Local teens and adults take GED test

According to the GED Testing Service, 540,000 people passed the GED Test in 2014.  The latest numbers showed 2015 with a 90 percent drop, at just 55,000 passing nationally.  Still, some people in Kentucky are making personal progress.
Devin Ross is 16 years old.  He said he left Dunbar High School in Lexington in November because it was not a healthy learning environment for him.
"Everybody might think it’s easier than being in high school or anything like that, but it is challenging," said Ross.
Ross took the social studies and science sections of the General Education Development Test on Tuesday.  He had already passed the reading and math.  He credits some of his success to classes he’s been taking at Bluegrass Community and Technical College in the adult education program.  Also, he’s a part of the city’s Path to Success program where social worker Stephanie Love provides transportation and a support system.  Love said a big focus of the program is not only preparing them for the test but for life.
"Those moments where a kid gets their GED or makes it to something… Makes it to a class. They get to do small things but you get to celebrate those things that make a big difference for them individually," said Love.
In 2014 the Jessamine County Adult Education Center was ranked in Kentucky’s Top Ten for GED Attainment. That was for the 2013-2014 fiscal year that included scores from the old and the new GED.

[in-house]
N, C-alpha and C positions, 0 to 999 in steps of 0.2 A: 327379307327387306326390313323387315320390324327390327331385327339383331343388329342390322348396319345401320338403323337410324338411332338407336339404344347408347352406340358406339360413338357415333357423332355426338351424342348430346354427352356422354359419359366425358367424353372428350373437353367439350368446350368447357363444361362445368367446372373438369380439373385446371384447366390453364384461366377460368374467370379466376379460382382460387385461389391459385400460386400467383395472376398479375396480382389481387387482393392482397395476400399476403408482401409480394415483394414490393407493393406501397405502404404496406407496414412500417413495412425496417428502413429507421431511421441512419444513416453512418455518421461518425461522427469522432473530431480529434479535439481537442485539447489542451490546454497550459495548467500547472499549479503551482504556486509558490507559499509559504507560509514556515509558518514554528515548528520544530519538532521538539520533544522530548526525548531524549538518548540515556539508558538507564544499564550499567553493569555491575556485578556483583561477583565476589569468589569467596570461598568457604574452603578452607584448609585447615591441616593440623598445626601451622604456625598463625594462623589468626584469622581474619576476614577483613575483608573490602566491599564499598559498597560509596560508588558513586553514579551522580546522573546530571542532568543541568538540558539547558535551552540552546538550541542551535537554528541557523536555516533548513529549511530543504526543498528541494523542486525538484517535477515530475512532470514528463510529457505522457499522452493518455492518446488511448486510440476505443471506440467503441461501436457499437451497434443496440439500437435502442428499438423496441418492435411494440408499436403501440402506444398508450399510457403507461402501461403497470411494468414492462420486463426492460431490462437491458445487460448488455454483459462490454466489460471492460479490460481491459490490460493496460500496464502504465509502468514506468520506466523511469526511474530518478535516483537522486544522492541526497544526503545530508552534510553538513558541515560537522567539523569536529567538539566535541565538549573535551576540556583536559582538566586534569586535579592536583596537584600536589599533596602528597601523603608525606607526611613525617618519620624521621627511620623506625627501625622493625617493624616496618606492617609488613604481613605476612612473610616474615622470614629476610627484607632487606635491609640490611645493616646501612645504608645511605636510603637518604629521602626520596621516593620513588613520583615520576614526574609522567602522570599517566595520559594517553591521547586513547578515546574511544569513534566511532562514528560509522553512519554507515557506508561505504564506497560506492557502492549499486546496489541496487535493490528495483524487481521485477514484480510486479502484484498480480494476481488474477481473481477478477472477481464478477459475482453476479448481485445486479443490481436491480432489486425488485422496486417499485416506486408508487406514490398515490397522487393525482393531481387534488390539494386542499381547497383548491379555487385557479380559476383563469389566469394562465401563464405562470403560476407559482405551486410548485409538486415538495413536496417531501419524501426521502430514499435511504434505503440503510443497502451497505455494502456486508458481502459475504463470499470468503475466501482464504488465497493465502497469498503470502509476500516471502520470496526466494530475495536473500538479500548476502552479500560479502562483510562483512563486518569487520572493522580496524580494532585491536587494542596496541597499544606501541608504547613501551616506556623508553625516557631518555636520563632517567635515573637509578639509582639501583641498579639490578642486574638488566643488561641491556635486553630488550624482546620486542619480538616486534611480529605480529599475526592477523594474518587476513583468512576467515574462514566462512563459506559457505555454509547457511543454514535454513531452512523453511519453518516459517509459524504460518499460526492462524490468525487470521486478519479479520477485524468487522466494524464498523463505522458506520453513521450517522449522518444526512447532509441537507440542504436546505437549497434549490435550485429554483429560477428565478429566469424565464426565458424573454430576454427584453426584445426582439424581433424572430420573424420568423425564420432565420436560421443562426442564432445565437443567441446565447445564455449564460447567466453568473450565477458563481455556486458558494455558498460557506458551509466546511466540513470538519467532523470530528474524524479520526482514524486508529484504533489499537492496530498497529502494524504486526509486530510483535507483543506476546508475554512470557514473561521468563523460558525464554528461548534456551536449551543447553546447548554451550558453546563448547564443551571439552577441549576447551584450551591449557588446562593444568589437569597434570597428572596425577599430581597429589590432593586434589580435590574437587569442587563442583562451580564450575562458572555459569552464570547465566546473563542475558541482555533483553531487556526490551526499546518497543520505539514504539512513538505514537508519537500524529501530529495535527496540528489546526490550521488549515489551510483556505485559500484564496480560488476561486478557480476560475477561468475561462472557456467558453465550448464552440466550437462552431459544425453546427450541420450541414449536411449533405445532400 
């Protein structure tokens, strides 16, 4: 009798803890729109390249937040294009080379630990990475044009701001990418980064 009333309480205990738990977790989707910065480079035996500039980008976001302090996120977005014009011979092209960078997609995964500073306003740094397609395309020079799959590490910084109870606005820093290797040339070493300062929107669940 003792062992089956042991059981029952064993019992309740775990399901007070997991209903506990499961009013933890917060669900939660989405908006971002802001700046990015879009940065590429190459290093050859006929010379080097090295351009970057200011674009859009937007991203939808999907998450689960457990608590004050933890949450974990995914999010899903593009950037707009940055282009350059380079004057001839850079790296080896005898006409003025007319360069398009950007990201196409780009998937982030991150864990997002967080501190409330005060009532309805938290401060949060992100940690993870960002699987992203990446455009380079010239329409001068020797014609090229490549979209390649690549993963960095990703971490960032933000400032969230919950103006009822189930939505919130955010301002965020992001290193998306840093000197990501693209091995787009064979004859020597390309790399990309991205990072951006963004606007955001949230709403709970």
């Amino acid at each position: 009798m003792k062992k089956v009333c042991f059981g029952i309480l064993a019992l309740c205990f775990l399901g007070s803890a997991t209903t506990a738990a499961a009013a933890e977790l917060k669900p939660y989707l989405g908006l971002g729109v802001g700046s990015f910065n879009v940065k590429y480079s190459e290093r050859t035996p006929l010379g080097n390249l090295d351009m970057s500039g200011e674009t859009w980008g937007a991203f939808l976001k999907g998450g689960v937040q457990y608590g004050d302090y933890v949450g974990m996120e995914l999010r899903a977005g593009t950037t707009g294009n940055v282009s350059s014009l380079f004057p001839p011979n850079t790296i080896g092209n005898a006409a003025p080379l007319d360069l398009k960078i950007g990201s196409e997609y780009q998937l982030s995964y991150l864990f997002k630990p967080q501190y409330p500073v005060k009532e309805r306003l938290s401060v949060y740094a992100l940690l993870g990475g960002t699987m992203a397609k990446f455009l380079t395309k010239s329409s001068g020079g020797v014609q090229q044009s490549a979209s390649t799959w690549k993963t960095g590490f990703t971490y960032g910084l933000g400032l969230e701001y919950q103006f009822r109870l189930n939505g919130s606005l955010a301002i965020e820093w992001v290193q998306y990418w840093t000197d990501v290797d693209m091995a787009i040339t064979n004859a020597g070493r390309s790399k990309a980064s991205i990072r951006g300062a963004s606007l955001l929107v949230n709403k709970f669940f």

"There are myths out there in the community that you can’t pass it, but you absolutely can. A lot of our adults and kids having some success," explained Mary Davis, Jessamine County Adult Education Director.
After going through adult education and taking a qualifying test, someone seeking the GED can take their first module for free until February 28.  There’s also an incentive from the state that priced each test for $10, while the vouchers last.  Davis estimated there were about 5,000 vouchers to be used.
As for Ross, he knows he’s making the choice that is best for him and his future.
"In high school people look down on you. They say you can’t get a good enough job with the GED, but I don’t necessarily think that’s true. You have the same opportunity being successful either way," said Ross.
Ross said he would like to attend college and make the most out of himself.

Categories: Local News, News

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